The Weekly Comebacker: The baseball week in review
The Week That Was in Baseball: September 27-October 3, 2010
Avoiding Insanity on the West Coast Is the NL Rookie Class the Best Ever?
Can it Get Worse for the New York Mets? The Overdue Departure of Gene Orza

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Baseball's Ten Most Memroable Home Runs
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After Further Review: Making the Right Call on Replay
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It Ain't Over Until It's Finally, Truly, Surely Over
By beating the San Diego Padres on Sunday, the San Francisco Giants helped MLB avoid a complex agenda that would have required the second place team in the NL West to play 164 regular season games to earn a spot in the postseason. Had the Padres won on Sunday and pulled off a three-game sweep of the Giants in San Francisco, the two teams would have reconvened in San Diego on Monday for a 163rd game to determine first place in the NL West; the loser of that game would have then played Atlanta in a 164th game to determine who would be the NL wild card representative. But the Giants’ 3-0 win over the Padres, giving them their first NL West title in seven years, made the wild scenario moot—as the Padres’ loss gave the Braves the wild card spot outright.

First Place, Second City
It’s amazing that Tampa Bay owner Stuart Sternberg hasn’t done like the White Sox, Mariners, Rangers and Giants before him and used the St. Petersburg card to get a better ballpark or threaten a move to Florida. (Oh—he’s already there.) As we’ve been noting all summer, the Rays are having yet another outstanding year—topping the New York Yankees for AL East supremacy—and few in Tampa-St. Pete seemed to care. In their final regular season home series against Baltimore early this past week, the Rays drew 12,446 on Monday, 17,891 on Tuesday—the day the Rays clinched a postseason spot—and sold out in their Wednesday home finale only because the Rays gave away 20,000 free tickets. That’s a helluva way for a team to express fan appreciation; now only if the fans could appreciate back.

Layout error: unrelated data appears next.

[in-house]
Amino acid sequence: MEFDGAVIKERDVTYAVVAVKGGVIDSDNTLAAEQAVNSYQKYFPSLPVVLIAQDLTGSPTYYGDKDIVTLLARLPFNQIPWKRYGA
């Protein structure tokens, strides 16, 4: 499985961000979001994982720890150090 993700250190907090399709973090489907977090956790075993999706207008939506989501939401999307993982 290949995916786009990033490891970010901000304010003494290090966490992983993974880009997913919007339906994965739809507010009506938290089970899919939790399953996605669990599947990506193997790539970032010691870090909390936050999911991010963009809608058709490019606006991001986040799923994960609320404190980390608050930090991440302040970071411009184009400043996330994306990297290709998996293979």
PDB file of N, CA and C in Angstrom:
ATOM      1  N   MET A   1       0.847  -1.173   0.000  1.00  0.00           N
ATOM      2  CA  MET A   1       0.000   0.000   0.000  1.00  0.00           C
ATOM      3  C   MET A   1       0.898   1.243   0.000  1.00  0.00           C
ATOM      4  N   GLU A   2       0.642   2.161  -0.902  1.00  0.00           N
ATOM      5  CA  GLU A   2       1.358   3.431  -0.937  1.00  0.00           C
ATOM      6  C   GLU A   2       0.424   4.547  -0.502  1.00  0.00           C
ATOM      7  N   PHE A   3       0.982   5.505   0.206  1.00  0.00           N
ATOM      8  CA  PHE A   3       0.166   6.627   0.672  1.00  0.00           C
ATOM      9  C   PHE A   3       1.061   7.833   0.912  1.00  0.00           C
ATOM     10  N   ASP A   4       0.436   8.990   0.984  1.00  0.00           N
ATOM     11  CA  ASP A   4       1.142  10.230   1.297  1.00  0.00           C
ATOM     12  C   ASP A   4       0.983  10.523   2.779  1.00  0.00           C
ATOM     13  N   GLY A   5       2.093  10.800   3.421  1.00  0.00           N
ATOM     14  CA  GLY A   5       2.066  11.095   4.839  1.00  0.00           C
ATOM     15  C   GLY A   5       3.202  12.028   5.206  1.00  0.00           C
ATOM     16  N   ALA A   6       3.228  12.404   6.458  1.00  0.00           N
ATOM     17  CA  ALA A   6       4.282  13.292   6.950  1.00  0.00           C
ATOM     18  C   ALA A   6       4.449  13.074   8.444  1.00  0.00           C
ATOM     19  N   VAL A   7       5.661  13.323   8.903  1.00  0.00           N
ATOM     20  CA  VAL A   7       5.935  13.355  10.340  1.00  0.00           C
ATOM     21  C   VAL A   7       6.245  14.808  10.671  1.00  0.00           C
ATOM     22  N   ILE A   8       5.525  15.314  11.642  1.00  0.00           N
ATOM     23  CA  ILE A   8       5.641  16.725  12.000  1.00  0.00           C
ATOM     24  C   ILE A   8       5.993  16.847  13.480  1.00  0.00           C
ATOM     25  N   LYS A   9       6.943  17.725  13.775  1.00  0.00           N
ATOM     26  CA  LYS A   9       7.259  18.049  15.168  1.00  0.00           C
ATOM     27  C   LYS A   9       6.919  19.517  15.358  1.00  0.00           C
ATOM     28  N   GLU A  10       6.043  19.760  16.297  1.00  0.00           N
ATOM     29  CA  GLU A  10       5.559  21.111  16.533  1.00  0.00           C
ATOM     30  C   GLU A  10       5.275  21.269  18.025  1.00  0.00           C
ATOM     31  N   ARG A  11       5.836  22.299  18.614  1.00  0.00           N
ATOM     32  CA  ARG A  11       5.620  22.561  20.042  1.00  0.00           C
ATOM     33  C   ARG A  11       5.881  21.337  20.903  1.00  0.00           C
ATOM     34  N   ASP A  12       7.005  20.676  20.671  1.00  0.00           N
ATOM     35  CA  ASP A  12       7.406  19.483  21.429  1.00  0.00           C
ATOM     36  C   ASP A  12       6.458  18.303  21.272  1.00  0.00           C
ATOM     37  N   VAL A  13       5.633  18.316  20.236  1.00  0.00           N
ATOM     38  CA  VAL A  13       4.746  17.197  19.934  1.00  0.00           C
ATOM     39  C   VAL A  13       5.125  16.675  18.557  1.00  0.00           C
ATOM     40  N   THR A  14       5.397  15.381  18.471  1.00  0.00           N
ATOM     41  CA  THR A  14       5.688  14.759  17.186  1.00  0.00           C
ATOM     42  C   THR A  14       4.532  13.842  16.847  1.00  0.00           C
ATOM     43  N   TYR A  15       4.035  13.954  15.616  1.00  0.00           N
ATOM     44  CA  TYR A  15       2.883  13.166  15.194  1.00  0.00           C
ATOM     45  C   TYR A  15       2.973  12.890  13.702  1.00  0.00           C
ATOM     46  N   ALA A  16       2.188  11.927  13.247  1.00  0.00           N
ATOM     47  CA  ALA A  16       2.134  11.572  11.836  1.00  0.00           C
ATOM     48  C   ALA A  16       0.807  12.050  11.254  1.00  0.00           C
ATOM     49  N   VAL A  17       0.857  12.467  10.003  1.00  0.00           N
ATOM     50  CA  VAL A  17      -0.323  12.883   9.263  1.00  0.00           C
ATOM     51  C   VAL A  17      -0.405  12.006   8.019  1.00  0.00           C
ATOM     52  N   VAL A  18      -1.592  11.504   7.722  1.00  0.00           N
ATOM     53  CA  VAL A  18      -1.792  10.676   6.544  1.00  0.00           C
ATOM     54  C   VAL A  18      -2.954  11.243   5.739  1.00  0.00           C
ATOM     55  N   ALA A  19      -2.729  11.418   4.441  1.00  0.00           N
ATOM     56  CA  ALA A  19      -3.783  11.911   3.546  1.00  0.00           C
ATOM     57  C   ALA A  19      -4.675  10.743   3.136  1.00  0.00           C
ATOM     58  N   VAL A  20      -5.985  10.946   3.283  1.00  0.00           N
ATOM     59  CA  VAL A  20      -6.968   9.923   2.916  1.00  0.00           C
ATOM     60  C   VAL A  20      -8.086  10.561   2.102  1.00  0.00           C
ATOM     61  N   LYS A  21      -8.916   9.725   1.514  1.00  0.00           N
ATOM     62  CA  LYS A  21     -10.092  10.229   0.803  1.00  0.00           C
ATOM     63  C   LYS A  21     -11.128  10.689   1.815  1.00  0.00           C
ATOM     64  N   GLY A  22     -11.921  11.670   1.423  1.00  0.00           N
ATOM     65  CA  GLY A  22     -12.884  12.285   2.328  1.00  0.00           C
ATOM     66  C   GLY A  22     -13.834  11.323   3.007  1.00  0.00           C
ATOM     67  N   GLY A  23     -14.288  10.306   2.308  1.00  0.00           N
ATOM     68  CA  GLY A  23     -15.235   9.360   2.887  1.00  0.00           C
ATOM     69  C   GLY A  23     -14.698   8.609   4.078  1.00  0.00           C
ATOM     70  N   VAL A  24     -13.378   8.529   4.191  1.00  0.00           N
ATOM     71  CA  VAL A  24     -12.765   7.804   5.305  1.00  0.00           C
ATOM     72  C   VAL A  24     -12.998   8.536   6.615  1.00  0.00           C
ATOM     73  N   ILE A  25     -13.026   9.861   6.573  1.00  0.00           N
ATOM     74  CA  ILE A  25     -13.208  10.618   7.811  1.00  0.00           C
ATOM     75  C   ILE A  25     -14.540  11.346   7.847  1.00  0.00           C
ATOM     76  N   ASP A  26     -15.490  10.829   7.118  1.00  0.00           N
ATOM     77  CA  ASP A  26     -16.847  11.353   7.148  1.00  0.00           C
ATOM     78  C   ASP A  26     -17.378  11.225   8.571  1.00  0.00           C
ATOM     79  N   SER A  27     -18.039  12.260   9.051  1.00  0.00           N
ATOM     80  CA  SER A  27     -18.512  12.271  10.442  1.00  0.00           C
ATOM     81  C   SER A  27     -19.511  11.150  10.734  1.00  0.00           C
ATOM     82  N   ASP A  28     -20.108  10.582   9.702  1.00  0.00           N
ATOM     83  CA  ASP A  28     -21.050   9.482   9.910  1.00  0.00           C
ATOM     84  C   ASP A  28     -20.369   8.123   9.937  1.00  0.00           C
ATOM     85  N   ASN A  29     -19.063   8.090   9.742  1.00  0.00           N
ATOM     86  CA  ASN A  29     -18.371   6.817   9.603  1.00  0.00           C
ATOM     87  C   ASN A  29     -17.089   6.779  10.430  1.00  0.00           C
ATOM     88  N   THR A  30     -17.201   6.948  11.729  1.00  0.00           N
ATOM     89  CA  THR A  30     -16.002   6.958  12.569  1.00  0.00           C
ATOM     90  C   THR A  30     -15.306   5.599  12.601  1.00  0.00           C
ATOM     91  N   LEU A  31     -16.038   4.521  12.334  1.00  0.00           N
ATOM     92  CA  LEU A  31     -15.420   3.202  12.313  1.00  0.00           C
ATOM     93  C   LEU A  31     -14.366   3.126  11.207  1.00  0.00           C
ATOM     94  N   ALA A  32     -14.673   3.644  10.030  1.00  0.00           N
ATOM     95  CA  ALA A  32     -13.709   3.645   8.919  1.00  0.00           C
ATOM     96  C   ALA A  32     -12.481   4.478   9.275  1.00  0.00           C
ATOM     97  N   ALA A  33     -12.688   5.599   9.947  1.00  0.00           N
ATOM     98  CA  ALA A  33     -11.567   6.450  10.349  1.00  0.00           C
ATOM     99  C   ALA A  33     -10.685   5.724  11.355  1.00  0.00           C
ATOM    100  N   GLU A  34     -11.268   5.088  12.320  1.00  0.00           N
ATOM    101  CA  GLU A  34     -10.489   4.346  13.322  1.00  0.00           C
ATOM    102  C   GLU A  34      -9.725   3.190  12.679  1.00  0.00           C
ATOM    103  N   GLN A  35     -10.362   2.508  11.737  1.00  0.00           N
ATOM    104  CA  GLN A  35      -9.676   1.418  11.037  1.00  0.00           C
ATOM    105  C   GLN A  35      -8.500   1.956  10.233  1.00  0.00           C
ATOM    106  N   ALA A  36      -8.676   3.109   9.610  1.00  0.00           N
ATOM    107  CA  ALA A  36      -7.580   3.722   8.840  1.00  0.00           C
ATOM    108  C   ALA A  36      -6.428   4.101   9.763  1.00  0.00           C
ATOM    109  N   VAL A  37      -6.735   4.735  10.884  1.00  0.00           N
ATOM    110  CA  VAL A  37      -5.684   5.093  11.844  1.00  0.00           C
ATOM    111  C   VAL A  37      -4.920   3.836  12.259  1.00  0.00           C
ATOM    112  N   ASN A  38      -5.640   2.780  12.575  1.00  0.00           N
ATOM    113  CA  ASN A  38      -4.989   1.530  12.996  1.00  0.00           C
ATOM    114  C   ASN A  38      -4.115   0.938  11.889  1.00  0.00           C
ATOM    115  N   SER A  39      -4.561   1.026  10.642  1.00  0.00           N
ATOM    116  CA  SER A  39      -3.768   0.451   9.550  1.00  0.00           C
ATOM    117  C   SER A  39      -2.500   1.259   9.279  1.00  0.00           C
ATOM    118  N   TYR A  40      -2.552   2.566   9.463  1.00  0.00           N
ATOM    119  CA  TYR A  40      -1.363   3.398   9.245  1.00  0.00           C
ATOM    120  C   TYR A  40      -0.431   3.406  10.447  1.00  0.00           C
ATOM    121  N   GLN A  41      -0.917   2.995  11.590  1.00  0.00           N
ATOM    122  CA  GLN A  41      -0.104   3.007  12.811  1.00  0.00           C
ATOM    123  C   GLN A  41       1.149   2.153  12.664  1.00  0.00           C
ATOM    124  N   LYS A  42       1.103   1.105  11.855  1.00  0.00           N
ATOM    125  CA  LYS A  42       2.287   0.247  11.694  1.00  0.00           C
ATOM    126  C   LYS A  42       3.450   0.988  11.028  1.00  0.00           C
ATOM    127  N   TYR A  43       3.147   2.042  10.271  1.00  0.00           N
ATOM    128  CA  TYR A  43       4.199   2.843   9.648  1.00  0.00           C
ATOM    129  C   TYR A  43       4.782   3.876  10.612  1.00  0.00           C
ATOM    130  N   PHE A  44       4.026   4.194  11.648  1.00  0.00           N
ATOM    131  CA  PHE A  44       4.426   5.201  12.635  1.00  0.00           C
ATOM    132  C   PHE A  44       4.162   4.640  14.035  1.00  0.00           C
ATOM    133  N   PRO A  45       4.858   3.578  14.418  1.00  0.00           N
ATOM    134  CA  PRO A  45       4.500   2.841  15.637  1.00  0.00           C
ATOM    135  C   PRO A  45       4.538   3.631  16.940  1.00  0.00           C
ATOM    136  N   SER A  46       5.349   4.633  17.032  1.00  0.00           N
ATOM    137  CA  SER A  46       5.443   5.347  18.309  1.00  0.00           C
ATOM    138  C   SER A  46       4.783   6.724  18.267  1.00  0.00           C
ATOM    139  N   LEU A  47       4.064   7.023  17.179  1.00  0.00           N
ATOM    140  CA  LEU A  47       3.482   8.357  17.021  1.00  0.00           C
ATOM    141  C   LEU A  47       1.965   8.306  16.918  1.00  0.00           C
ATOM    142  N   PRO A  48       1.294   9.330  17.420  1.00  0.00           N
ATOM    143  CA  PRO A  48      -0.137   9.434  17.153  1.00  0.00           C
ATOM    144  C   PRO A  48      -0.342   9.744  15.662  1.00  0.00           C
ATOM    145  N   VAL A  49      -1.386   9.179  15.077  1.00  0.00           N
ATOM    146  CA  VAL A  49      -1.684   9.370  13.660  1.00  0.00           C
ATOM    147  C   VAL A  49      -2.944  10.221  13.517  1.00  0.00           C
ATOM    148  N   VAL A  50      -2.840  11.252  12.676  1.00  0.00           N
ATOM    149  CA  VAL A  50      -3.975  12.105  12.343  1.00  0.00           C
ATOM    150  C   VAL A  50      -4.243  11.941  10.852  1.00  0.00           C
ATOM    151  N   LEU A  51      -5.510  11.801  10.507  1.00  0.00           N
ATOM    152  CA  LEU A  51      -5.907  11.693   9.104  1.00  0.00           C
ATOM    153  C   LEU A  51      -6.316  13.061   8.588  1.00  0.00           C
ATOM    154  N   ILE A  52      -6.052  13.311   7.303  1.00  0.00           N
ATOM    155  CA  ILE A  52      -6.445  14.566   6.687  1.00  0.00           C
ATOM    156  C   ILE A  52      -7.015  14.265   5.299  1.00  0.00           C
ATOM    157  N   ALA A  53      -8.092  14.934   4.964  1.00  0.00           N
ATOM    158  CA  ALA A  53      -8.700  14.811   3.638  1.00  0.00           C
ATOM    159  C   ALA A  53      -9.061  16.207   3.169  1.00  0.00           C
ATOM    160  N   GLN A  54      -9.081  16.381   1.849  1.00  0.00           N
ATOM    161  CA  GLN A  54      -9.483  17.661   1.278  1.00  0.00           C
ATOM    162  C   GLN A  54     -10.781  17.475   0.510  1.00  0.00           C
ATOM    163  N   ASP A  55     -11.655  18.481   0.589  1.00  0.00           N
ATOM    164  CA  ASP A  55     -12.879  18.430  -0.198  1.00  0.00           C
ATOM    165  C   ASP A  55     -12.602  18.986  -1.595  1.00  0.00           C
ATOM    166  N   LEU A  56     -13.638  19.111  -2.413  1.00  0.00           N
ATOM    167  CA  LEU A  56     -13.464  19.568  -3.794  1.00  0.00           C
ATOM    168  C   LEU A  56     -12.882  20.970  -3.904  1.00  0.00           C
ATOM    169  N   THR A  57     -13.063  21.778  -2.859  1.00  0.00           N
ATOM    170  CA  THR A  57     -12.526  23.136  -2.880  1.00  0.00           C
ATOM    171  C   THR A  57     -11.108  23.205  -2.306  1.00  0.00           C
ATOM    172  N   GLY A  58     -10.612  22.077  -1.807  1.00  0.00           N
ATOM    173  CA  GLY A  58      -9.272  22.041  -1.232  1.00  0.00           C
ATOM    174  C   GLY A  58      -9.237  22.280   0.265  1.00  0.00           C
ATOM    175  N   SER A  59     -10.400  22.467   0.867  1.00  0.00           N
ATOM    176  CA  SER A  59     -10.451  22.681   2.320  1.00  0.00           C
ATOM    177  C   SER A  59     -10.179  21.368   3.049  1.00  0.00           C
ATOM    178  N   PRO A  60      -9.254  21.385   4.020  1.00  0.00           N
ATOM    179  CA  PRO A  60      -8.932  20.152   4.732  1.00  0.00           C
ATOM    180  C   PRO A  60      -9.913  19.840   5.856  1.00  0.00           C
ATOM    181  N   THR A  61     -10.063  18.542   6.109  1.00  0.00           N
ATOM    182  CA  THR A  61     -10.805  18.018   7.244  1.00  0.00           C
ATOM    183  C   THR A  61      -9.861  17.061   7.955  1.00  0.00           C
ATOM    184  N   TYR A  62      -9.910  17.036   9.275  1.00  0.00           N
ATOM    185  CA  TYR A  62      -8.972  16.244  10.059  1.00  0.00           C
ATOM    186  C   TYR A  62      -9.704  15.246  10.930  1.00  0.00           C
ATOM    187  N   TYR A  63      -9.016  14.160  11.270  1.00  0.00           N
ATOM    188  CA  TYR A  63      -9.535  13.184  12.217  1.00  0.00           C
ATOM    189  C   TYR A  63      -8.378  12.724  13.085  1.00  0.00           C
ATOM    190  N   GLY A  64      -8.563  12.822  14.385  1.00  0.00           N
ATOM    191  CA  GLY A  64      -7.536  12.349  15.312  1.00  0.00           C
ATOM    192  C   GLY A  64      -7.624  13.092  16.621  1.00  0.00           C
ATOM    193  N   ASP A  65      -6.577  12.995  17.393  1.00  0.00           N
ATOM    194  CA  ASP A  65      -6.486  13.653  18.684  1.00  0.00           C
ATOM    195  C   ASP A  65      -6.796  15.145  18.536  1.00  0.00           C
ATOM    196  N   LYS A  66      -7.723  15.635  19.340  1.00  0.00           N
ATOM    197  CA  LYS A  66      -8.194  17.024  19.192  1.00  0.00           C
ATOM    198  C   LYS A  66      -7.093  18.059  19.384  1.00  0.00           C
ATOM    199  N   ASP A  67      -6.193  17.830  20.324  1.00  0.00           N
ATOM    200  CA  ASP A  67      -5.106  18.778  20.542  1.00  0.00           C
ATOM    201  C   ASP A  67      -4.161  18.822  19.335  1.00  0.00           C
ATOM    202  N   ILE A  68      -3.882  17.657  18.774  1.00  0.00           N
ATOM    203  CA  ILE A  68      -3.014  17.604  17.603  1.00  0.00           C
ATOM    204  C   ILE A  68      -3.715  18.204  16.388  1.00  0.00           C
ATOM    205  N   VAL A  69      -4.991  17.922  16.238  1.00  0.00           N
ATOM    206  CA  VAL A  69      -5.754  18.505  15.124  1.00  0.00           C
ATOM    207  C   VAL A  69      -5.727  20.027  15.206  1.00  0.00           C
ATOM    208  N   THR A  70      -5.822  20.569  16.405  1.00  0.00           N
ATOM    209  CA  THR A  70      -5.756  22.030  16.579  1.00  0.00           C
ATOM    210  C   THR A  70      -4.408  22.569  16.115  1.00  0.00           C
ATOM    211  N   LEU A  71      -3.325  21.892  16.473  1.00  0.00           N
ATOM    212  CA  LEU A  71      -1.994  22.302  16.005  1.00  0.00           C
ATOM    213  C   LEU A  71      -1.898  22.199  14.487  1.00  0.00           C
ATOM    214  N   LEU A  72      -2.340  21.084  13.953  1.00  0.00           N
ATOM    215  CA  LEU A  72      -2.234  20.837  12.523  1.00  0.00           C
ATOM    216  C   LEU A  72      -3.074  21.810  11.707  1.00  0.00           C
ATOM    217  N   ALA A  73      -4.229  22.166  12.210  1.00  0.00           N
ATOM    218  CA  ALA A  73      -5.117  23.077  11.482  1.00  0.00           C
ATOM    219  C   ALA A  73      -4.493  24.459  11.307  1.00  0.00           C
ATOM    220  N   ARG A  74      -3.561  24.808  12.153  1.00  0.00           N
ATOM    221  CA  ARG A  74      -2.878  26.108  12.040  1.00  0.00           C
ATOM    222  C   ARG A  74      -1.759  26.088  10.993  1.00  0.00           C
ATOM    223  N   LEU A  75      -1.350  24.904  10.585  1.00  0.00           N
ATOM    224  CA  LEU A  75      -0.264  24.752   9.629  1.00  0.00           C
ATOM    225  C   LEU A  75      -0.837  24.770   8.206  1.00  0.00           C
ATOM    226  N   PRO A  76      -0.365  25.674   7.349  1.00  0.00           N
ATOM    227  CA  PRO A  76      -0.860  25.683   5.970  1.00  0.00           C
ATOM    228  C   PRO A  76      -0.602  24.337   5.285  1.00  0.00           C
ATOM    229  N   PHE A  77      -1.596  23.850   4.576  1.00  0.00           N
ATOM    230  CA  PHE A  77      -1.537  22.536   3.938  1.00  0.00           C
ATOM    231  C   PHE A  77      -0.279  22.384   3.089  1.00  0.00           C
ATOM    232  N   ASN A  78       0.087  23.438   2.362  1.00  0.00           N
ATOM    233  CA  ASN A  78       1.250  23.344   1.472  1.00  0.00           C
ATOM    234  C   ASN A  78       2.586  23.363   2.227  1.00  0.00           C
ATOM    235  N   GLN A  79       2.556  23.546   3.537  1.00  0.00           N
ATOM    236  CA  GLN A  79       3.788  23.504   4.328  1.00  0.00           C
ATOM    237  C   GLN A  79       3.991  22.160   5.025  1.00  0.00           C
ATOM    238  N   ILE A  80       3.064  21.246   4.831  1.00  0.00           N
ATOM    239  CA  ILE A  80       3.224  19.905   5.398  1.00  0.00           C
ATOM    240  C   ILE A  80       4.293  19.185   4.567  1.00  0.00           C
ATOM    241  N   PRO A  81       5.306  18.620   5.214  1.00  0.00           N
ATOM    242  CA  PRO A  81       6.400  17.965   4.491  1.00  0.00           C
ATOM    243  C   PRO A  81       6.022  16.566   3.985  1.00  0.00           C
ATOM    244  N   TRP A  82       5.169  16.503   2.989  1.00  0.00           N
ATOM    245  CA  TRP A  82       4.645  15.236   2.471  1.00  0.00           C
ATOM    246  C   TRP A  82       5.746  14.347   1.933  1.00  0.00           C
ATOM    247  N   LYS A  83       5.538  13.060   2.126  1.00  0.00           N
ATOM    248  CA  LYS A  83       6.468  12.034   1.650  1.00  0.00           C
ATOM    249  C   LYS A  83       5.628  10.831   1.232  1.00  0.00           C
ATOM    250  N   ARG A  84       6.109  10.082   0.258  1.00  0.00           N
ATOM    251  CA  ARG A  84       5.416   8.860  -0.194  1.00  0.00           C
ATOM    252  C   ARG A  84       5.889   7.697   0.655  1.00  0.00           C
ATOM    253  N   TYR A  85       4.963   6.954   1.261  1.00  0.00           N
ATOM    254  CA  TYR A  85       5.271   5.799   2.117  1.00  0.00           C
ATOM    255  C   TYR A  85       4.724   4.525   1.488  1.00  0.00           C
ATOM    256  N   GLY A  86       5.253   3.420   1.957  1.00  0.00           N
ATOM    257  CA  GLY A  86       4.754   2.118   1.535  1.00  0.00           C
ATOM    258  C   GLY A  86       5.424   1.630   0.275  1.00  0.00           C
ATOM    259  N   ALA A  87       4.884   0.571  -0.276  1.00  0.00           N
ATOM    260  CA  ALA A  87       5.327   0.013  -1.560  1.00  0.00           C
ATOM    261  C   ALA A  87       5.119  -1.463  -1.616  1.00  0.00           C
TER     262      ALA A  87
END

The Wednesday giveaway was prompted after young Tampa Bay stars Evan Longoria and David Price publicly expressed their dissatisfaction with local fan support. Longoria called the poor attendance embarrassing and disheartening, and he’s right—except that he was largely taken to task by fans and the media for being the wrong guy (big-time player with lots of money) calling out locals who may not have the dough, if not the inclination, to attend a major league baseball game. To those critics, we fire back this question: If not Longoria, who speaks to the lack of support? Joe the St. Pete plumber? Mayor Disappointed, who can’t get even the political support to put a vote out for a new ballpark? Maybe it’s Sternberg, who can strike fear in a lot of folks in the Tampa Bay area by uttering these very simple words: “I like Portland in the summer.”

Meanwhile, in Cincinnati...
On the same night the Rays struggled to half-fill Tropicana Field to secure a playoff spot, the Cincinnati Reds drew 30,000 (not a sellout, but a strong gathering nonetheless) in their thrilling, 3-2 walk-off win over Houston to clinch the NL Central title. Not only will it be the first postseason appearance by the Reds since 1995, it comes during their first winning season since 2000. But here’s something to think about if you’re going to lay a bet in favor of the Reds this postseason; they were 30-41 against teams with a .500 or better record this season.

Drone Above the Infield
For the postseason, Fox will be making use of the floating cameras often used in NFL games to given fans a perspective not unlike what they see in the Madden video games. ESPN once used the camera, which looks something like the floating robot from the “Star Trek” episode Requiem for Methuselah, in some of its Sunday night telecasts a few years back, but it was only allowed along the sidelines, not over the field of play. Ground rules are being hashed out in the event a well-hit baseball smashes one of those things to bits.

Goin' Down the Toilet in Flushing